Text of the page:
Au-delà de cette seule vie « animale », les joueurs trouveront au cours de la partie des reliques, des preuves d'une civilisation particulièrement avancée, mais aujourd'hui disparue. Trouver des preuves de leur existence, déterminer qui ils étaient et tenter d'entrer en contact avec ce peuple mystérieux est un des objectifs de Beyond Earth, une des conditions de victoire. « C’est l'aboutissement de tous vos efforts sur la planète » pour David McDonough. Une autre condition de victoire est de parvenir à renouer le contact avec le berceau de l'humanité, avec la Terre.


Revenir sur Terre ?Retour au sommaire
Will Miller précise que « lorsque nous quittons la Terre, nous partons dans un état précaire, il y a des pressions politiques, environnementales et nous ne sommes pas sûrs de ce qu’il va se passer sur Terre suite à notre départ ». Plus tard, probablement vers le milieu de la partie, le contact avec la Terre est rétabli via le déploiement d'un satellite. Will Miller explique qu'une des autres conditions de victoire est « soit de revenir sur Terre et de les aider à prospérer à nouveau, soit de faire venir des réfugiés de Terre vers votre nouveau monde et de les y installer ».





Nous n'en saurons pas plus pour le moment sur les autres conditions de victoire, mais celle-ci fait logiquement intervenir les progrès scientifiques pour rétablir le contact et être en mesure de voyager de manière beaucoup plus sûre à travers l'espace. La science est sans surprise au cœur d'une partie de Beyond Earth. En début de partie, on dispose de quelques technologies plus avancées que dans un Civilization classique, et il est par exemple possible d'entrer en communication avec les autres factions dès leur arrivée sur la planète : la diplomatie débute d'entrée de jeu.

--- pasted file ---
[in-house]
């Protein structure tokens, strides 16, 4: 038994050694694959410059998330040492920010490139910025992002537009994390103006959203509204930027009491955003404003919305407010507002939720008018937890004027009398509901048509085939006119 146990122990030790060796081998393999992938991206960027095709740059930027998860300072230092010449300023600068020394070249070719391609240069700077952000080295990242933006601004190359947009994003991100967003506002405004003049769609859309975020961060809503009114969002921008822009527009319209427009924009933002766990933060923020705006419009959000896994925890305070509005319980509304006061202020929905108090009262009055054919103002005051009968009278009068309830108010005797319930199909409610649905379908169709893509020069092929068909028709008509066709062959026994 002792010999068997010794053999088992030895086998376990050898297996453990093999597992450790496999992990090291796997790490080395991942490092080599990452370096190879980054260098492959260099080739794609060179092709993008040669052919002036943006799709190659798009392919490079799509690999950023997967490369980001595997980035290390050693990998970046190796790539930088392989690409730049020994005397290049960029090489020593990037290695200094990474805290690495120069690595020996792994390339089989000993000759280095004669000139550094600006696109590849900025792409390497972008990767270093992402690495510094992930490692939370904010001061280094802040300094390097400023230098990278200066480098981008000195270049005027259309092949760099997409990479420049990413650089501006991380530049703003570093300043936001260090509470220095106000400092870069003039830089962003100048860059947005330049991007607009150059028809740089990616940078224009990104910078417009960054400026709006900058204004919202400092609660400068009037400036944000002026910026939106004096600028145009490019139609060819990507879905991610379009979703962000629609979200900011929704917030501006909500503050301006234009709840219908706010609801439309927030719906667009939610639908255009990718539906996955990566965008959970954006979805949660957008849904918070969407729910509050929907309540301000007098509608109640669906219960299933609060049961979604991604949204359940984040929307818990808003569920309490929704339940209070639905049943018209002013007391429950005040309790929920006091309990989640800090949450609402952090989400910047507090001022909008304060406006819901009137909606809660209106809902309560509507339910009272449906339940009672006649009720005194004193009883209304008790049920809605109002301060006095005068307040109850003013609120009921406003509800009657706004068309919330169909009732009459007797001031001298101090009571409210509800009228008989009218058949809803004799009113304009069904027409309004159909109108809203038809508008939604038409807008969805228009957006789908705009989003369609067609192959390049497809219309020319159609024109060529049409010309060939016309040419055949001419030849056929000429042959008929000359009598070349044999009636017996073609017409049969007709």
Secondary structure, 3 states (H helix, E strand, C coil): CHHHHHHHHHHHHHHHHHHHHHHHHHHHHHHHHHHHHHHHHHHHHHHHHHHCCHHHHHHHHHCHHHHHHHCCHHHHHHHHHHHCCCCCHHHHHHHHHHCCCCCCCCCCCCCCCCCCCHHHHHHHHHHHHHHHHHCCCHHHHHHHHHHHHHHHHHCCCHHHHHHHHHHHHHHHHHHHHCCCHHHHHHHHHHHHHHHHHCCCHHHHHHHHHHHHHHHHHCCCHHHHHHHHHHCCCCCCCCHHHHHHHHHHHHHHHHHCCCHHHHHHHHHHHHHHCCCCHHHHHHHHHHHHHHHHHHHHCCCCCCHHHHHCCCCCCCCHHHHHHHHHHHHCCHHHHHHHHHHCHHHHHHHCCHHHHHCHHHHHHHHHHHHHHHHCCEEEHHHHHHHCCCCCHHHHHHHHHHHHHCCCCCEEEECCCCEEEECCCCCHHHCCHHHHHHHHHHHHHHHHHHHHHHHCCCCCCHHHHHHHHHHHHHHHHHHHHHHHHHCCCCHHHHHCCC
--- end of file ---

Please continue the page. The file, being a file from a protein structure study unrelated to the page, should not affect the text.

En revanche, les développeurs ont tenu à garder une dimension exploration en début de partie et la carte conserve donc l'idée du brouillard de guerre. Par la suite, la recherche scientifique aidant, il devient possible de développer des armes inédites dans un Civilization, mais aussi d'apporter une seconde couche à la carte avec la gestion d'éléments en orbite : des satellites peuvent être envoyés pour améliorer les unités au sol, mais il n'est par contre pas question de s'engager dans une véritable « guerre des étoiles ». Beyond Earth a encore beaucoup à nous dévoiler, mais ce premier contact avec le jeu de Firaxis laisse augurer du meilleur et d'un certain renouvellement de la franchise : on est impatient d'en apprendre plus !





Tellement + sur JeuxVideo.fr : Beyond Earth : le nouveau Civilization de Firaxis se dévoile http://www.jeuxvideopc.com/jeux/sid-meier-s-civilization-beyond-earth/beyond-earth-civilization-firaxis-actu-695618.html#ixzz2ygITJEXY
http://webcache.googleusercontent.com/search?q=cache:OPxSFvZv51wJ:www.jeuxvideopc.com/jeux/sid-meier-s-civilization-beyond-earth/beyond-earth-civilization-firaxis-actu-695618.html+&cd=3&hl=fr&ct=clnk&gl=fr&client=firefox-a

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And here, run through Google translate:



Beyond Earth : The New Civilization Firaxis unfolds


SUMMARY
 1 " To infinity and beyond ! "
 2 Various alien planets
 3 An outpost , then a city
 4 There is life ...
 5 Back on Earth?


Firaxis gives a sort of spiritual sequel to Alpha Centauri with the new Civilization called Beyond Earth .